What is the Land Access Process in Huron-Kinloss and South Bruce?


Last updated 1/24/2020

Canada’s plan calls for used nuclear fuel to be safely contained and isolated in a deep geological repository to be located in an area with informed and willing hosts, including local municipalities and Indigenous communities.


A key part of the site selection process is identifying and studying sites that have potential to safely house the underground repository and its surface-level facilities. That work requires us to assemble and access sufficient land for technical site evaluations, including borehole drilling, environmental monitoring and other site investigation work such as Indigenous cultural verification.


In Huron-Kinloss and South Bruce, the NWMO initiated a process in May 2019 to seek agreements with interested local landowners to access sufficient land to complete those studies.


In 2020, the NWMO signed a combination of option and purchase agreements with landowners in South Bruce that allow sufficient access to land for studies at a potential repository location. The agreements allow the NWMO to conduct studies and landowners to continue to use the land, in some cases through leaseback arrangements. If the site is selected to host the repository, the NWMO would purchase the optioned land.


The NWMO will continue discussions with landowners in the vicinity of the potential site over the coming months and years.


This is one of two potential host areas that remain in the site selection process; the NWMO announced in November 2019 that studies are also continuing in the area of Ignace, Ont. In the Ignace area, the proposed repository location is on Crown land, so a different process is in place to access the land there.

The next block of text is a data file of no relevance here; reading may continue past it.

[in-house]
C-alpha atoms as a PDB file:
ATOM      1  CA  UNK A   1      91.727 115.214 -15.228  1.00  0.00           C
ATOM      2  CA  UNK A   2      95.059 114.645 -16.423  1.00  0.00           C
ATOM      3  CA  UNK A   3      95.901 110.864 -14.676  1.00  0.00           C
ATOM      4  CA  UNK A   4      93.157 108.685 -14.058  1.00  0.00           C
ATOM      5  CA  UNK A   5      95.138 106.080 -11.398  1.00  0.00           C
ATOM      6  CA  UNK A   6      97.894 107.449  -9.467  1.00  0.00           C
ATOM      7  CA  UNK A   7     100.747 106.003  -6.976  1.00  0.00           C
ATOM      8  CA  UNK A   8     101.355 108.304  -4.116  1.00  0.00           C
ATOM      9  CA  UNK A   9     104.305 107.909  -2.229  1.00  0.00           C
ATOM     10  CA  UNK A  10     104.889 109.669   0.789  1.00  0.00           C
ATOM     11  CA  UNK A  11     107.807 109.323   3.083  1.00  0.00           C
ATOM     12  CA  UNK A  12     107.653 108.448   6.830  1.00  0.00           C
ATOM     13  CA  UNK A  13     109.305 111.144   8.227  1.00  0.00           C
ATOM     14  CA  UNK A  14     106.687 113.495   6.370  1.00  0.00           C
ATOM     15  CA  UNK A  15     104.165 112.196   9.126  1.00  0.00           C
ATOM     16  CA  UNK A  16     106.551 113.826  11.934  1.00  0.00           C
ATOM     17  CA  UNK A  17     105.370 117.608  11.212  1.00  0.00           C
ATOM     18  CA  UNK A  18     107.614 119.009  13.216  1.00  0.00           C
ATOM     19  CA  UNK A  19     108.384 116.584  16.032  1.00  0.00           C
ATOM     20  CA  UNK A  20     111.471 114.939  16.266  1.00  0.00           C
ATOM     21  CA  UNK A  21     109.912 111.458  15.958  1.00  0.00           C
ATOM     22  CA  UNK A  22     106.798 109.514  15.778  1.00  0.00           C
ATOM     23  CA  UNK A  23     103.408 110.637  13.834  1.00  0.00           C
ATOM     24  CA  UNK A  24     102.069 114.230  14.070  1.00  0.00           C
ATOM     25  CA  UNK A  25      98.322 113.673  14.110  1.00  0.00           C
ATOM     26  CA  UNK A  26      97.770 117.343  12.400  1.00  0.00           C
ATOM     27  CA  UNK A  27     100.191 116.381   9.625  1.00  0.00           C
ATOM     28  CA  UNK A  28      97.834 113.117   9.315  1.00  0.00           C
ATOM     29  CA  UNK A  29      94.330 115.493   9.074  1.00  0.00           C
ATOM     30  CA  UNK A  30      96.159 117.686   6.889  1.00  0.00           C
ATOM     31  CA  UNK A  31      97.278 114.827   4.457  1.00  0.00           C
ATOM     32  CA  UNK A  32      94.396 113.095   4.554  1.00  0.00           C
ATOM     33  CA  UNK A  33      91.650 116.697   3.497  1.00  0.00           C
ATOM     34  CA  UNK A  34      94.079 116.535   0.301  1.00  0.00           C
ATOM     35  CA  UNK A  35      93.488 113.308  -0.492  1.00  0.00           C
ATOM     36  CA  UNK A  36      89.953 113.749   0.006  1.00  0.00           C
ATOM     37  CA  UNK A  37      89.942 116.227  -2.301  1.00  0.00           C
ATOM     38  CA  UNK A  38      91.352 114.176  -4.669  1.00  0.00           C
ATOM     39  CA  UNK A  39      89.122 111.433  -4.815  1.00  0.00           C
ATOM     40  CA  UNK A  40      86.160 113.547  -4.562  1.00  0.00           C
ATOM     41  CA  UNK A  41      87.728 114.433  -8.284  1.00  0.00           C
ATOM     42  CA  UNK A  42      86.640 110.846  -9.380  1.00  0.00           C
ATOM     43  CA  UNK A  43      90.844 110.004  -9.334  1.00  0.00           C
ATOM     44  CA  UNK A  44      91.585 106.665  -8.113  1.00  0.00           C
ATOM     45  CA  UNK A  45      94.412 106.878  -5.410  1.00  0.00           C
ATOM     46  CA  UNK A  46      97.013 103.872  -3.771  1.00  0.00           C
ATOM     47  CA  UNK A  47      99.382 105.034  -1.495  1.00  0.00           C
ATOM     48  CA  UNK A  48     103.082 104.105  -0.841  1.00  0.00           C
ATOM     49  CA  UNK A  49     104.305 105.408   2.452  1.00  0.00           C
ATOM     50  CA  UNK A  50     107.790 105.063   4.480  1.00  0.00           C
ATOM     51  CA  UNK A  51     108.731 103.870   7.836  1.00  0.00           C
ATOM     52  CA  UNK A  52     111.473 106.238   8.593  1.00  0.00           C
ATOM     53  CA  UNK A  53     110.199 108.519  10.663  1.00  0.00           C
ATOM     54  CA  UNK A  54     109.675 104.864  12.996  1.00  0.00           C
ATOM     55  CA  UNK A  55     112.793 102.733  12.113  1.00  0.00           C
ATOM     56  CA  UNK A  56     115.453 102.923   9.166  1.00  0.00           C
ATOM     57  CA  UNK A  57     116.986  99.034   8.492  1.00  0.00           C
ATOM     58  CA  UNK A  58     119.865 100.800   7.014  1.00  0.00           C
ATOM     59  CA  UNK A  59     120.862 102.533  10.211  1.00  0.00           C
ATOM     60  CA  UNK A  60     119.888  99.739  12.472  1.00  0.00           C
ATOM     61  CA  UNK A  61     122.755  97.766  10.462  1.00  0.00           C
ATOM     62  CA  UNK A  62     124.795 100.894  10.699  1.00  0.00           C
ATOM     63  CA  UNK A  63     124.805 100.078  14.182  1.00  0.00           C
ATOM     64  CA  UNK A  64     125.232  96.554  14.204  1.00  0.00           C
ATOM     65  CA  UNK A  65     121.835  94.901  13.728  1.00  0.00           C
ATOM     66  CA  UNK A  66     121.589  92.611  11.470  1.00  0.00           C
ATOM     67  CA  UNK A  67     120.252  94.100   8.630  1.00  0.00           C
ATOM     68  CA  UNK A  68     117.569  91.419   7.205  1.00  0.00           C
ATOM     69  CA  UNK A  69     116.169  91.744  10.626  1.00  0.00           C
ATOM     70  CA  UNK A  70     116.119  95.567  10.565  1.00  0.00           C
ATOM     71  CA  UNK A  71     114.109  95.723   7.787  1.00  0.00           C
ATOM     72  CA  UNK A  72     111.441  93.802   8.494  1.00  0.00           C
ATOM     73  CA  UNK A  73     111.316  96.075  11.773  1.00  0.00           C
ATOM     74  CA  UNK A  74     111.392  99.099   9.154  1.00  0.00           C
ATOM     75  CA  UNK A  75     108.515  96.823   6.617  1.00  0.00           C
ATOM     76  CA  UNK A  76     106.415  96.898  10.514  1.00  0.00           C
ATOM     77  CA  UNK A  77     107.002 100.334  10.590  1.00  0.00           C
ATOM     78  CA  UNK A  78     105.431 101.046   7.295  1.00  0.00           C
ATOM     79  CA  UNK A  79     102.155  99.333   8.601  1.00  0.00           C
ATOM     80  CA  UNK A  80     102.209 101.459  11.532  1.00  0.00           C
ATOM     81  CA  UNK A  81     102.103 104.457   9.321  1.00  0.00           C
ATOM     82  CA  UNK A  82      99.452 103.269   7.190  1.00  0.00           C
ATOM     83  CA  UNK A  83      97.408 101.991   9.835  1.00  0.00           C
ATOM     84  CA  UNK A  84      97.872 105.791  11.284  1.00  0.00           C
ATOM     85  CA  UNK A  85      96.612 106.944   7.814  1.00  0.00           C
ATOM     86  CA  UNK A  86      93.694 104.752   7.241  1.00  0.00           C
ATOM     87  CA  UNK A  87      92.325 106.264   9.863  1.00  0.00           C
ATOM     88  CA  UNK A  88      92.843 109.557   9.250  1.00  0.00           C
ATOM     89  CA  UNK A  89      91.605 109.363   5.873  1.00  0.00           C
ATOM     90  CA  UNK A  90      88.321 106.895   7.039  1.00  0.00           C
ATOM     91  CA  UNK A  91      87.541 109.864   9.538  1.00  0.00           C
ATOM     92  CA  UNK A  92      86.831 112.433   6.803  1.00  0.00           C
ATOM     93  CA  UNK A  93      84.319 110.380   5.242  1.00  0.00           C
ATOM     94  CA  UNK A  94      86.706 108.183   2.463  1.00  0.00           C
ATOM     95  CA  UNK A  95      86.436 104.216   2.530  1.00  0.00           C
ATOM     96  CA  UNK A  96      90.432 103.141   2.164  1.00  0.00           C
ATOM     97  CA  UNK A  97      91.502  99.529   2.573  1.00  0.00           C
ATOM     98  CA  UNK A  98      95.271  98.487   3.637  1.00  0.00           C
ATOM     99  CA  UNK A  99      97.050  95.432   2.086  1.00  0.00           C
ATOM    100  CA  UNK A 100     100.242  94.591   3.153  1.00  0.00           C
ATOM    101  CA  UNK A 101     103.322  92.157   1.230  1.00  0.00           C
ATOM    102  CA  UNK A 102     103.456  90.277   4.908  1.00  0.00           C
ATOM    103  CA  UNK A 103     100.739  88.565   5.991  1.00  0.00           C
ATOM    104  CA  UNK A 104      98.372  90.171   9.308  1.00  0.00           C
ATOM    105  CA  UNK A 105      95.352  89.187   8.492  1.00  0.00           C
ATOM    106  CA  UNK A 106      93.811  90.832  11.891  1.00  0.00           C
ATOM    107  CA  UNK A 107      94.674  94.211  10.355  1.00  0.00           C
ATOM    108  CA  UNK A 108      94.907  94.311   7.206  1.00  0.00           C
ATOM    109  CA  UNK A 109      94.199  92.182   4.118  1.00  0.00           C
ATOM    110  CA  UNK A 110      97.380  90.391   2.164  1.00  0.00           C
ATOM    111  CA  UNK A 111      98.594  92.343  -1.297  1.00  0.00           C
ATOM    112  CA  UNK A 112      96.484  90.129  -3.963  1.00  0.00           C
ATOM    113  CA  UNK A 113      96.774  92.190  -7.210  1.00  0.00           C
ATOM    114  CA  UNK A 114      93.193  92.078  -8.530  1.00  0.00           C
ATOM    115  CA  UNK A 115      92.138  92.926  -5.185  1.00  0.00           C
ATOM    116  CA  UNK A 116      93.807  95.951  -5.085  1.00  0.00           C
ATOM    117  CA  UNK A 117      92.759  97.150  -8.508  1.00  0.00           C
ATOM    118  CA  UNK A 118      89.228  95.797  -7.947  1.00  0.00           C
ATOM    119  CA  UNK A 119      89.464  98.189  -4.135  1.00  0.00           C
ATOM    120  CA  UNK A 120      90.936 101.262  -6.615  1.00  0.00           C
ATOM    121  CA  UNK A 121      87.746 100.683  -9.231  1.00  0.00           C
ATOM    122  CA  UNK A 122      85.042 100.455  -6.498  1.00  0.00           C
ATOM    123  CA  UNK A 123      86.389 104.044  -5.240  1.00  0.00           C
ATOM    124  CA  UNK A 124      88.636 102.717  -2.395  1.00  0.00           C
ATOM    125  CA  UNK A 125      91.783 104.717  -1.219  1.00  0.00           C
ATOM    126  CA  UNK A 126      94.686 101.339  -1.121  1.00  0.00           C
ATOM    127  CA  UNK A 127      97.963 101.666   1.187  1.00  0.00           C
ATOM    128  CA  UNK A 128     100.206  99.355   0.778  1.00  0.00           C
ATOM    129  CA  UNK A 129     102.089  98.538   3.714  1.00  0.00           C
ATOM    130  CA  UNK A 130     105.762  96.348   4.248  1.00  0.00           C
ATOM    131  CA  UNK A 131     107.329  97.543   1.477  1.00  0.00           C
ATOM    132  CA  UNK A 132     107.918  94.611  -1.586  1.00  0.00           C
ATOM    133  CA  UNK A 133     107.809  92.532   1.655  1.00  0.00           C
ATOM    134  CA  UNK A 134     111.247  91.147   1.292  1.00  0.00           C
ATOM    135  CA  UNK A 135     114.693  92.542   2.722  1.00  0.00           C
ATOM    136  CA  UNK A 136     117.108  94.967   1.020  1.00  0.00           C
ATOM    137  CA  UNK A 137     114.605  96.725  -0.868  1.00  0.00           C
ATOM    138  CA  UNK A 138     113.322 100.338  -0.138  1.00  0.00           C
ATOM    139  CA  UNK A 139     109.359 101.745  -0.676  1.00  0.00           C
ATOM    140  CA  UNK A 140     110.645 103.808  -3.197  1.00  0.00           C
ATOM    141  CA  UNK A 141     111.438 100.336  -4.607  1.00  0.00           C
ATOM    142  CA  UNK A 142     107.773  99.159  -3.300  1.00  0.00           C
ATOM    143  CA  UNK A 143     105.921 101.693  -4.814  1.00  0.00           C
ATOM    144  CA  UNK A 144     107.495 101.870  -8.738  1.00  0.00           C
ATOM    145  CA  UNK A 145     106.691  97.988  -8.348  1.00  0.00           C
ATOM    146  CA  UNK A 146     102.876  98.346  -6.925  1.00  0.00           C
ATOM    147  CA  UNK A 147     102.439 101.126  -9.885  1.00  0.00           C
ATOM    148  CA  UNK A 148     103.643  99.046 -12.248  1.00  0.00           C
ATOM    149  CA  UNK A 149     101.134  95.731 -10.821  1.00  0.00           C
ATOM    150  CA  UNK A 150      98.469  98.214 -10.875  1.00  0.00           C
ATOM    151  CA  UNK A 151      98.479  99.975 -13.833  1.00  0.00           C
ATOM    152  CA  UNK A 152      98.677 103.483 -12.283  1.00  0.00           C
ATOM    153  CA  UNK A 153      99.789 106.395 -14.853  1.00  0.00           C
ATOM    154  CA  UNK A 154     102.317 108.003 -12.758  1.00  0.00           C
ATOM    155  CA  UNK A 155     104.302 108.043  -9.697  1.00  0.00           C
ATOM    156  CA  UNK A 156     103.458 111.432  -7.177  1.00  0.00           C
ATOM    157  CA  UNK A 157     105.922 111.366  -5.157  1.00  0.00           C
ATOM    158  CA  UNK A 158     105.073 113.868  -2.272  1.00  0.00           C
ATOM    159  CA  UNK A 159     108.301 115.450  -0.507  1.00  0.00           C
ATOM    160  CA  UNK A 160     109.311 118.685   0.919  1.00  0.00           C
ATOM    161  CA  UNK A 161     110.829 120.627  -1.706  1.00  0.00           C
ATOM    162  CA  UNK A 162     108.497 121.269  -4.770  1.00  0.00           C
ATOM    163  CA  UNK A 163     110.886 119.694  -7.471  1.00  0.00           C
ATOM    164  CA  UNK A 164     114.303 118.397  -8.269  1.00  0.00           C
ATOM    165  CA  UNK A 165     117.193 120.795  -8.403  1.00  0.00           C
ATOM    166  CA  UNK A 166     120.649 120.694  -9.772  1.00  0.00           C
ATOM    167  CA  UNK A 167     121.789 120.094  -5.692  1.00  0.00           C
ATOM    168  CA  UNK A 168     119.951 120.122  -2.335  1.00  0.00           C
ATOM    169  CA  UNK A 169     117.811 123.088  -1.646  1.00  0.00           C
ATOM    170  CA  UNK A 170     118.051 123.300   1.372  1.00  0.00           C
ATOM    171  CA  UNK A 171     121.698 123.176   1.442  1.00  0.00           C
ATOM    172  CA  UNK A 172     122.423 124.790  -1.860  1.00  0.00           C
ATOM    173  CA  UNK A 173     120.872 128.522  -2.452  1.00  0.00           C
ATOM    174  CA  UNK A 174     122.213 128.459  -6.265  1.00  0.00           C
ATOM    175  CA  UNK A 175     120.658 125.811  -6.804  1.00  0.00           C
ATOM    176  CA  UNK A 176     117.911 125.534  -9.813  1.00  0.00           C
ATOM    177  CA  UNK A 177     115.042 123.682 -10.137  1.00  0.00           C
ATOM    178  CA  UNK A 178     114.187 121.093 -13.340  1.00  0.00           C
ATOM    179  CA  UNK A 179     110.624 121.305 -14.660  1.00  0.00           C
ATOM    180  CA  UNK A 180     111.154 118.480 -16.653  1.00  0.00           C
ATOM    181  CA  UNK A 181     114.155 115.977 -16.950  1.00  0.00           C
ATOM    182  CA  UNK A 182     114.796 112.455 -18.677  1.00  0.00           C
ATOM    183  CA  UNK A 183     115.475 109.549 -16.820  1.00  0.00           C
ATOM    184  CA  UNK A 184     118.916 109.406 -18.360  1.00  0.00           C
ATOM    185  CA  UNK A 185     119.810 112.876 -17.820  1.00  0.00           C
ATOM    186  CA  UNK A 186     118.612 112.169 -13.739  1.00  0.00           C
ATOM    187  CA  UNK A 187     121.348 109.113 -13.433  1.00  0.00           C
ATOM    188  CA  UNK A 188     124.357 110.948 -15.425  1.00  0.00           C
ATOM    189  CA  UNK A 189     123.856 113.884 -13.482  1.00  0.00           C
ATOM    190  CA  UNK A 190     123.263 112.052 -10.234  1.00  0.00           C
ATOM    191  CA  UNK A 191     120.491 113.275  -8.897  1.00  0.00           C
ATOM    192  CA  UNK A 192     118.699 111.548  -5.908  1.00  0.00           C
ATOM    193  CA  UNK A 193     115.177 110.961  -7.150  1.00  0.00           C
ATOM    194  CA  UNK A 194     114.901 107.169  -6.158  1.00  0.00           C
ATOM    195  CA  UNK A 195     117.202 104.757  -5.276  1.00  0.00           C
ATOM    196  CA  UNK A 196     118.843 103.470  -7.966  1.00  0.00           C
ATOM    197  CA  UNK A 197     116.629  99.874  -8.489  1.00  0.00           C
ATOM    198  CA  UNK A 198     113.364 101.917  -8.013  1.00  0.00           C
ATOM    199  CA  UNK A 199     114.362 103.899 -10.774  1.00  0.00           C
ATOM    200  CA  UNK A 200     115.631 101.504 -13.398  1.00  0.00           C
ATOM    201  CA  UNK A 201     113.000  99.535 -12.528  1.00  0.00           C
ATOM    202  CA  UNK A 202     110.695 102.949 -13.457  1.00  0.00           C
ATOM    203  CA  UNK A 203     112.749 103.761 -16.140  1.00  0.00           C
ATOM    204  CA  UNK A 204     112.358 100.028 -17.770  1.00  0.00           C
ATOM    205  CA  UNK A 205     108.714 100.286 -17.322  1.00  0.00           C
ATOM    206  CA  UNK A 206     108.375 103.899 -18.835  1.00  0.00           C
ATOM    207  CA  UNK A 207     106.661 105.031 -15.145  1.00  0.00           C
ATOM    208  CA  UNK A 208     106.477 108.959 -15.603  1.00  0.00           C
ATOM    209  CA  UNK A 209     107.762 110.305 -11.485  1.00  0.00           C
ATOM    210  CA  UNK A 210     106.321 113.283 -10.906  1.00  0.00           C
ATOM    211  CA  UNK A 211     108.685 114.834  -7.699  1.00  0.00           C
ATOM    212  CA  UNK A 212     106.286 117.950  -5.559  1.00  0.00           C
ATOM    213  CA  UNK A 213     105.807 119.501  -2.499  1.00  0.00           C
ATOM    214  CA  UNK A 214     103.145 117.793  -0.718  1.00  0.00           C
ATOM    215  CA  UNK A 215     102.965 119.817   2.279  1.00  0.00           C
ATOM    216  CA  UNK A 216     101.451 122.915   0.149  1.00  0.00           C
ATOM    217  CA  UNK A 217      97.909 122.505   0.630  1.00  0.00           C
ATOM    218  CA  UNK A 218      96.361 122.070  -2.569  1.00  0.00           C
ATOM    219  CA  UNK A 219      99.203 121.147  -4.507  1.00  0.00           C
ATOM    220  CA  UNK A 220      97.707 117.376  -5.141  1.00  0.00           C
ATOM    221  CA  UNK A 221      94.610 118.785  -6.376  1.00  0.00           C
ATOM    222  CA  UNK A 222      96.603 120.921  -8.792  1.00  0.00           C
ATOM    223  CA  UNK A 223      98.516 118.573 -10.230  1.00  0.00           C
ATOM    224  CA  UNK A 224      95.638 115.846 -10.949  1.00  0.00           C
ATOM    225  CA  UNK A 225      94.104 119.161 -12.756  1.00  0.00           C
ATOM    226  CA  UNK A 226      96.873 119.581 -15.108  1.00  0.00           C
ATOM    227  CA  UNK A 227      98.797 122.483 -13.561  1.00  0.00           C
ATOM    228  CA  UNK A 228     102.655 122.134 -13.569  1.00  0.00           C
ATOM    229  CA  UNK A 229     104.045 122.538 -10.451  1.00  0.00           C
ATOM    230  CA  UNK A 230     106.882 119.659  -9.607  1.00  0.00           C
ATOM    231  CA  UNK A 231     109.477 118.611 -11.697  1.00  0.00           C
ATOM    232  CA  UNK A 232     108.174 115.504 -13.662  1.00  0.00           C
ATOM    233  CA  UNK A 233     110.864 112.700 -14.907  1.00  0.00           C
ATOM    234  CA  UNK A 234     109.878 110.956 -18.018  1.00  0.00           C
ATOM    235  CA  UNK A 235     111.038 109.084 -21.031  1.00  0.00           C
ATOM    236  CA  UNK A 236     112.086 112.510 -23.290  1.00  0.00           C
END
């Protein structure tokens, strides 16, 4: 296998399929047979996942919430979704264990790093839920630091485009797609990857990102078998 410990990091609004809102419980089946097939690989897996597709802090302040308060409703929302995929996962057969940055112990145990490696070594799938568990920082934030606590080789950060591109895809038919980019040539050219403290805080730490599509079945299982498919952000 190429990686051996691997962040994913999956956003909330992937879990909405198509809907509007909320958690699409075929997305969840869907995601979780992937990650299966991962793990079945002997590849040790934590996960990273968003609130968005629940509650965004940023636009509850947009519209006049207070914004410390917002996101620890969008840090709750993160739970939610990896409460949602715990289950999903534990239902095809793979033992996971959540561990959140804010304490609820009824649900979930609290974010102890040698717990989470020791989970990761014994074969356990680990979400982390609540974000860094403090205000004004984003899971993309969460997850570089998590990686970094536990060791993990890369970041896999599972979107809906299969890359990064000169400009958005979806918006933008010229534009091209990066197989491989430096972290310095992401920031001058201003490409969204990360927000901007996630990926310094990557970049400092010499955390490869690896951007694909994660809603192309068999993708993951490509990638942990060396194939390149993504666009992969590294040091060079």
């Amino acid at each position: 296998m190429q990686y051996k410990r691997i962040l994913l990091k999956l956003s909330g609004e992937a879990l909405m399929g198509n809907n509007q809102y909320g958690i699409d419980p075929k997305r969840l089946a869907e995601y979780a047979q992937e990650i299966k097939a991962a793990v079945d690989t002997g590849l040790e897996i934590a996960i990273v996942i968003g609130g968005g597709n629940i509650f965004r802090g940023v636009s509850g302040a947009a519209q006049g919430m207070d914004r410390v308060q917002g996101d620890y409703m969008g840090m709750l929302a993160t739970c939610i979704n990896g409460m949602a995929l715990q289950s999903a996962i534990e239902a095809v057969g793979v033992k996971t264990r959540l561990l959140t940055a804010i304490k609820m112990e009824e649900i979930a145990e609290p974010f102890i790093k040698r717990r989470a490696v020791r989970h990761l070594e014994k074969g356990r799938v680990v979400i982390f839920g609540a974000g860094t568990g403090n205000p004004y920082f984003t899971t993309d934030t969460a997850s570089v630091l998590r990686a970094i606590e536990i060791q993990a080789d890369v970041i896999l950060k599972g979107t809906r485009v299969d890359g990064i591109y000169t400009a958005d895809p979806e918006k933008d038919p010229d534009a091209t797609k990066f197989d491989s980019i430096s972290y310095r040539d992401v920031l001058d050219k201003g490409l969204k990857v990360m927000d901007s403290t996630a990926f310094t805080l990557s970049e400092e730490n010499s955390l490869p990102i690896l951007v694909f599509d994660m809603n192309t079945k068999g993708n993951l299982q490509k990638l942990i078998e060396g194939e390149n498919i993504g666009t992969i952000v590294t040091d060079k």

South Bruce: What We're DoingHuron-KinlossAbout the Process

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How will people and the environment be protected?


Last updated 9/5/2018

Canada's plan for the safe, long-term management of used nuclear fuel involves containing and isolating it in a deep geological repository.

Safety of people and the environment is the top priority in the process for selecting a repository site. We will need to demonstrate that any site selected can safely contain and isolate used nuclear fuel for a very long period of time. There cannot be any credible risk from the repository to the public or the environment.

The repository will be located deep underground in a suitable rock formation, which must meet site selection technical criteria for the development of a robust safety case. This approach is consistent with international best practice, and is the culmination of more than 30 years of research, development, and demonstration of technologies and techniques.

The repository uses multiple barriers that include the waste form, container, sealing materials, and host rock. The system is designed such that the failure of one component would not jeopardize the safety of the containment system as a whole.

The project will also be subject to a thorough regulatory review process, including an environmental assessment and a licensing review to ensure that it is implemented in a manner that protects people and the environment.